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I have this data:

  data = [1.0, 0.35671858559485703, 0.44709399319470694, 0.29438948200831194, 0.5163825635166547, 0.3036363865322419, 0.34031782308777747, 0.2869558046065574, 0.28190537831716, 0.2807516154537239, 0.34320479518313507, 0.21117275536958913, 0.30304626765388043, 0.4972542099530442, 0.0, 0.0, 0.0, 0.0, 0.0, 0.0, 0.0, 0.0, 0.0, 0.0, 0.0, 0.0, 0.0, 0.0, 0.0, 0.0, 0.0, 0.0, 0.0, 0.0, 0.0, 0.0, 0.0, 0.0, 0.0, 0.0, 0.0, 0.0, 0.0, 0.0, 0.0, 0.0, 0.0, 0.0, 0.0, 0.0, 0.0, 0.0, 0.0, 0.0, 0.0, 0.0, 0.0, 0.0, 0.18200891715227194, 0.0, 0.0, 0.0, 0.0, 0.0, 0.0, 0.0, 0.0, 0.0, 0.0, 0.0, 0.0, 0.0, 0.0, 0.0, 0.0, 0.0, 0.0, 0.0, 0.0, 0.0, 0.0, 0.0, 0.0, 0.0, 0.0, 0.0, 0.0, 0.0, 0.0, 0.0, 0.0, 0.0, 0.0, 0.0, 0.0, 0.0, 0.0, 0.0, 0.0, 0.0, 0.0, 0.0, 0.0, 0.0, 0.0, 0.0, 0.0, 0.0, 0.0, 0.0, 0.0, 0.0, 0.0, 0.0, 0.0, 0.0, 0.0, 0.0, 0.0, 0.0, 0.0, 0.0, 0.28830608331168983, 0.057156776746163526, 0.043418555819326035, 0.022527521866967784, 0.035414574439784685, 0.062273775107322626, 0.04569227783752021, 0.04978915781132807, 0.0599089458581528, 0.05692515997545401, 0.05884619933405206, 0.0809943356922021, 0.07466587894671428, 0.08548458657792352, 0.049216679971411645, 0.04742180324984401, 0.05822208549398862, 0.03465282733964001, 0.014005094192867372, 0.052004161876744344, 0.061297263734617496, 0.01867087951563289, 0.01390993522118277, 0.021515814095838564, 0.025260618727204275, 0.0157022555745128, 0.041999490119172936, 0.0441231248537558, 0.03079711140612242, 0.04177946154195037, 0.047476050325192885, 0.05087930020034335, 0.03889899267688956, 0.02114033158686702, 0.026726959895528927, 0.04623461918879543, 0.05426474524591766, 0.04421866212189775, 0.041911901968304605, 0.019982199103543322, 0.026520396430805435, 0.03952286472888431, 0.03842652984978244, 0.02779682035551695, 0.02043518392128019, 0.07706934170969436]

Now the question is: How can I remove the noise (colored) intelligently without removing the peaks ?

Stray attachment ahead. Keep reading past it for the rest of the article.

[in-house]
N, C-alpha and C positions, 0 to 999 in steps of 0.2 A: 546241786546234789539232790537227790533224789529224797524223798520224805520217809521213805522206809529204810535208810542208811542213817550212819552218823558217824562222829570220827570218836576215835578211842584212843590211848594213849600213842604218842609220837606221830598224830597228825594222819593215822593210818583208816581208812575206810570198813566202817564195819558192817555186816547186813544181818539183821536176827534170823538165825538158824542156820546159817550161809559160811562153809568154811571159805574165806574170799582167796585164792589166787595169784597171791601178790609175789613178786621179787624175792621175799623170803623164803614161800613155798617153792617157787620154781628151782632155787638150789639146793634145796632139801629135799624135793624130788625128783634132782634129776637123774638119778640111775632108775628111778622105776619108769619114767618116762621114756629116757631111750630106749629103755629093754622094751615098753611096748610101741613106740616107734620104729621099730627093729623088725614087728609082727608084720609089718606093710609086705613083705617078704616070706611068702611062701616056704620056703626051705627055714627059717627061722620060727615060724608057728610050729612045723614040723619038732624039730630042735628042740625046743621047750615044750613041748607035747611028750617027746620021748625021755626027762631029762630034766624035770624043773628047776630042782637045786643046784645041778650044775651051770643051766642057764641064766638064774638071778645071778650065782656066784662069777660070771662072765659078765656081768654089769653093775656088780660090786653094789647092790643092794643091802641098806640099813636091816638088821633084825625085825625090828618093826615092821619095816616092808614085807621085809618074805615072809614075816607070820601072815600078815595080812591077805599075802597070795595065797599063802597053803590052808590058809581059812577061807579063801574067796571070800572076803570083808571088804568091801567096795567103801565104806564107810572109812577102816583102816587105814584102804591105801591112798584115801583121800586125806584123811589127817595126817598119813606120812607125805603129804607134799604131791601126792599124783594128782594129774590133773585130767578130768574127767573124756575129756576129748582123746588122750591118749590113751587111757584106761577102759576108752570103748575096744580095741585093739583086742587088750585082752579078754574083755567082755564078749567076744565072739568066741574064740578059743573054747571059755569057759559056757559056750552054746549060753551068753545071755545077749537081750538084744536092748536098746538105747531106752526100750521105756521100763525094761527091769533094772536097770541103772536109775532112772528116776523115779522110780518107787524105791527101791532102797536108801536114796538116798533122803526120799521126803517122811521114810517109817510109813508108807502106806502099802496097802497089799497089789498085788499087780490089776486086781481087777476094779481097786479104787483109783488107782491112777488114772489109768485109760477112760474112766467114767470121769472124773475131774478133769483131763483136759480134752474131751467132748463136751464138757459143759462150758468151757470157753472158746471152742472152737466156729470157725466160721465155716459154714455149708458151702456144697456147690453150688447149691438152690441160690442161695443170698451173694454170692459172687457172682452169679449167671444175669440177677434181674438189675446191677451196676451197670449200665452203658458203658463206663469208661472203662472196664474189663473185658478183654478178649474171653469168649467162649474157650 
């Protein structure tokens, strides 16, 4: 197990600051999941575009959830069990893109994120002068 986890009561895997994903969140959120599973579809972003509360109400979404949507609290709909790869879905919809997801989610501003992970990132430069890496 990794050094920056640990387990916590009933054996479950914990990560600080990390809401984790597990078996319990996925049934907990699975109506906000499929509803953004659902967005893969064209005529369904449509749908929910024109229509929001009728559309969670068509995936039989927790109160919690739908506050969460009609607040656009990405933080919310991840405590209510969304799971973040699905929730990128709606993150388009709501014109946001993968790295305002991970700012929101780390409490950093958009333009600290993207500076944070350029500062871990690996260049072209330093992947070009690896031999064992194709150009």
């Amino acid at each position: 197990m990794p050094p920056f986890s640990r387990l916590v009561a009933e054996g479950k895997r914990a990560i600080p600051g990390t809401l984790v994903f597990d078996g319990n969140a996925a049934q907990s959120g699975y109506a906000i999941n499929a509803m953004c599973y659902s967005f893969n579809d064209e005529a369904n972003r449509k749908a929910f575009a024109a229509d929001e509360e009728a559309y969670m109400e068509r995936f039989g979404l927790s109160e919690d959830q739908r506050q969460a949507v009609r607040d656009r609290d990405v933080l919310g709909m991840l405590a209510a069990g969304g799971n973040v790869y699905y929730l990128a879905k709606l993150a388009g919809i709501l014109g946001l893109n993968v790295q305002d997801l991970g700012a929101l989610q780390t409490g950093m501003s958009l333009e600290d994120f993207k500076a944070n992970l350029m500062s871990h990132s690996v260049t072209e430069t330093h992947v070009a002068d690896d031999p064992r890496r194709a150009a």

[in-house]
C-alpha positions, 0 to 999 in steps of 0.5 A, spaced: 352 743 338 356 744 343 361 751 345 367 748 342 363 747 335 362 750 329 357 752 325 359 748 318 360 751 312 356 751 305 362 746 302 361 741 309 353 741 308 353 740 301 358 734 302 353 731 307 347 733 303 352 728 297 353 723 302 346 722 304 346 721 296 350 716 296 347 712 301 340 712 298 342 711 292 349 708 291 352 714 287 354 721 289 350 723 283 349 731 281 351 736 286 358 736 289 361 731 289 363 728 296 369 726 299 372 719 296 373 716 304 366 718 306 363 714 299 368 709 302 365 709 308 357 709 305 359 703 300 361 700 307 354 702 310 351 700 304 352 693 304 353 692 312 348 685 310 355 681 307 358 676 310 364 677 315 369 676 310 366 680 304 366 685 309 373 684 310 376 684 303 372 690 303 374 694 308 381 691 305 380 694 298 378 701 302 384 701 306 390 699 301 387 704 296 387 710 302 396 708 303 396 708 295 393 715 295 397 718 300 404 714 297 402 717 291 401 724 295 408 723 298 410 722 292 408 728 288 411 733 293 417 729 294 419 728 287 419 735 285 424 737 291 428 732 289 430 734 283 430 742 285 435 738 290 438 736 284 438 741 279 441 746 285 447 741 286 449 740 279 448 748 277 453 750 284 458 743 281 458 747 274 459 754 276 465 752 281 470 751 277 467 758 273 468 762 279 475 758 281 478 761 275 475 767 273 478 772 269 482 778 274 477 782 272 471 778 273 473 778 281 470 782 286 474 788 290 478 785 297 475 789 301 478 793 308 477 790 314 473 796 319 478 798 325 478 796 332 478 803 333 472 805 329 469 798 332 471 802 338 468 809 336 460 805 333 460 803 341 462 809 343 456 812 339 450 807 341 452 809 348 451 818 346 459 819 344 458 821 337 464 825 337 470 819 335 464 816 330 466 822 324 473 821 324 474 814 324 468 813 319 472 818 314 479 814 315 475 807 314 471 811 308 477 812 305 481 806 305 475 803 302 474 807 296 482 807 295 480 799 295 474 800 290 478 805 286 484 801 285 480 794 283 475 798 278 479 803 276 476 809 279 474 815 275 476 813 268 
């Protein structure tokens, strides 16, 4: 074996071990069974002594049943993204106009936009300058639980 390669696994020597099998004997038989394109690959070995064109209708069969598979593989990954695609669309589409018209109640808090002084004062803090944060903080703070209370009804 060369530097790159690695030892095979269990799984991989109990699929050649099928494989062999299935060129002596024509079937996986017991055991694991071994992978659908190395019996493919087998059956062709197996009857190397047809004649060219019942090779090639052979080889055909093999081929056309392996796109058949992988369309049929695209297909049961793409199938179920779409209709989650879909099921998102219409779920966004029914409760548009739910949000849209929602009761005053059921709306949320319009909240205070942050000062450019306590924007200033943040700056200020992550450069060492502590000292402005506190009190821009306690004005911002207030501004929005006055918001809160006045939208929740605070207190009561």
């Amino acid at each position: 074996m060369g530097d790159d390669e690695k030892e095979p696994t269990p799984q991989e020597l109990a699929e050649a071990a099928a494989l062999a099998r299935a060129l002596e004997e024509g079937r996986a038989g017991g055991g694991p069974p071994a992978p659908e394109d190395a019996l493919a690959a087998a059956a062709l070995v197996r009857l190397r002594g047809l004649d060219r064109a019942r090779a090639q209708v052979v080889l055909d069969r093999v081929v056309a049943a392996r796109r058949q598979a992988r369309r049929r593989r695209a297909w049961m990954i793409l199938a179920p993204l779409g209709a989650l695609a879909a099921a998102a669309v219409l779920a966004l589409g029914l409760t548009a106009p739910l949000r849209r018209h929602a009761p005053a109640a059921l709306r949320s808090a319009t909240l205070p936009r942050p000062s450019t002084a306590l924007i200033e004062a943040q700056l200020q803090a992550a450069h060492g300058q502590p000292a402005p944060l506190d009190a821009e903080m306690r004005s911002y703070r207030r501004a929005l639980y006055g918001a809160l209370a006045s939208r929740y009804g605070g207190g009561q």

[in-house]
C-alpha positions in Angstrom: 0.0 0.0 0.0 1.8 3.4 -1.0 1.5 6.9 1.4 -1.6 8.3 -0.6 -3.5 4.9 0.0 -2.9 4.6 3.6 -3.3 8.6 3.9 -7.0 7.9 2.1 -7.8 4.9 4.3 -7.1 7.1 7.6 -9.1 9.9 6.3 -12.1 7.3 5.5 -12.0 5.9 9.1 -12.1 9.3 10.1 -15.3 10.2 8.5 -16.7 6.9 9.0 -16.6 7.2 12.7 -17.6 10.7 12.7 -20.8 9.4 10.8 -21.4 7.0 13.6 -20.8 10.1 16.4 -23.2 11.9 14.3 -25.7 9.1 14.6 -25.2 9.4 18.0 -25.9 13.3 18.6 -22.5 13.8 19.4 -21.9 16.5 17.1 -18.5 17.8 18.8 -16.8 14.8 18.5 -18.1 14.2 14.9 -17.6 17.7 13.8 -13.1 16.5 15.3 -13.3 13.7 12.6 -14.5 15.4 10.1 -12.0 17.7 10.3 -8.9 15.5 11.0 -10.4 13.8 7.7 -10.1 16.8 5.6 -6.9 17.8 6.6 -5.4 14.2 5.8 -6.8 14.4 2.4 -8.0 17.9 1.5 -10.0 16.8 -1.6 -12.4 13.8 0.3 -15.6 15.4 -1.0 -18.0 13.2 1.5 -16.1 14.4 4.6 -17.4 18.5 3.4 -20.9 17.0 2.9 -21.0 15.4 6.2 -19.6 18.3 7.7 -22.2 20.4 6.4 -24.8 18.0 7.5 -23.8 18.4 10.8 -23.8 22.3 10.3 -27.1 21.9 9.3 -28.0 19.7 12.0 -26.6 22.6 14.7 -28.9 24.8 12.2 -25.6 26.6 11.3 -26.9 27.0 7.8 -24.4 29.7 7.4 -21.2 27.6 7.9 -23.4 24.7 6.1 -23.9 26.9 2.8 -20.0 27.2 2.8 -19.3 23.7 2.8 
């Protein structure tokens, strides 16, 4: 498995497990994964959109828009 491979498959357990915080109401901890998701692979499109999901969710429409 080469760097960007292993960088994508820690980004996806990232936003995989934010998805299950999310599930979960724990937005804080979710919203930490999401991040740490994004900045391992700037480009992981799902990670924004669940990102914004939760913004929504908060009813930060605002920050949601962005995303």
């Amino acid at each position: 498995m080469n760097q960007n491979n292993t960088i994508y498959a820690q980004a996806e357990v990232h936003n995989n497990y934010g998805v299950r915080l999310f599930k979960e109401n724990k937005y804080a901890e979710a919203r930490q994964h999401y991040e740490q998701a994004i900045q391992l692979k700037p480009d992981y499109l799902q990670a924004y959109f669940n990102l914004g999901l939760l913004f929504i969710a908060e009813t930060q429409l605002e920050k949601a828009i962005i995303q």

plt.plot(data)
plt.show()

enter image description here

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  • $\begingroup$ Have you considered to use a bandpass filter for the region of interest? $\endgroup$ – Irreducible Apr 11 at 6:00
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Here is a rough cut. You could definitely get more elaborate on your peak testing, e.g. comparing it to neighbor peaks. This simply makes a metric for how far the peak "sticks out" and uses a cutoff value on that and the height to select a candidate peak.

In the case of two or more isolated peaks in your field of zeroes, it would select all of them. Not sure that is what you want, but this works for your given example.

Once your peaks are selected, then you can zero all other data values.

Ced


        thePeak_Spot       = np.zeros(100, dtype=int )
        thePeak_Height     = np.zeros(100)
        thePeak_Protrusion = np.zeros(100)

        thePeakCount = 0

        for n in range( 1, len( data ) - 1 ) :

            theLeftDrop  = data[n] - data[n-1]
            theRightDrop = data[n] - data[n+1]

            if theLeftDrop > 0 and theRightDrop > 0 :
                thePeak_Spot[thePeakCount] = n
                thePeak_Height[thePeakCount] = data[n]
                thePeak_Protrusion[thePeakCount] = (theLeftDrop + theRightDrop) / ( 2.0 * data[n] )
                thePeakCount += 1

        for p in range( thePeakCount ) :
            if thePeak_Protrusion[p] > 0.5 and thePeak_Height[p] > 0.1 :
               print p, thePeak_Spot[p], thePeak_Height[p], thePeak_Protrusion[p]  

        plt.plot(data)
        plt.show()

output:

4 13 0.497254209953 0.695280339927
5 58 0.182008917152 1.0
6 122 0.288306083312 0.900874833979
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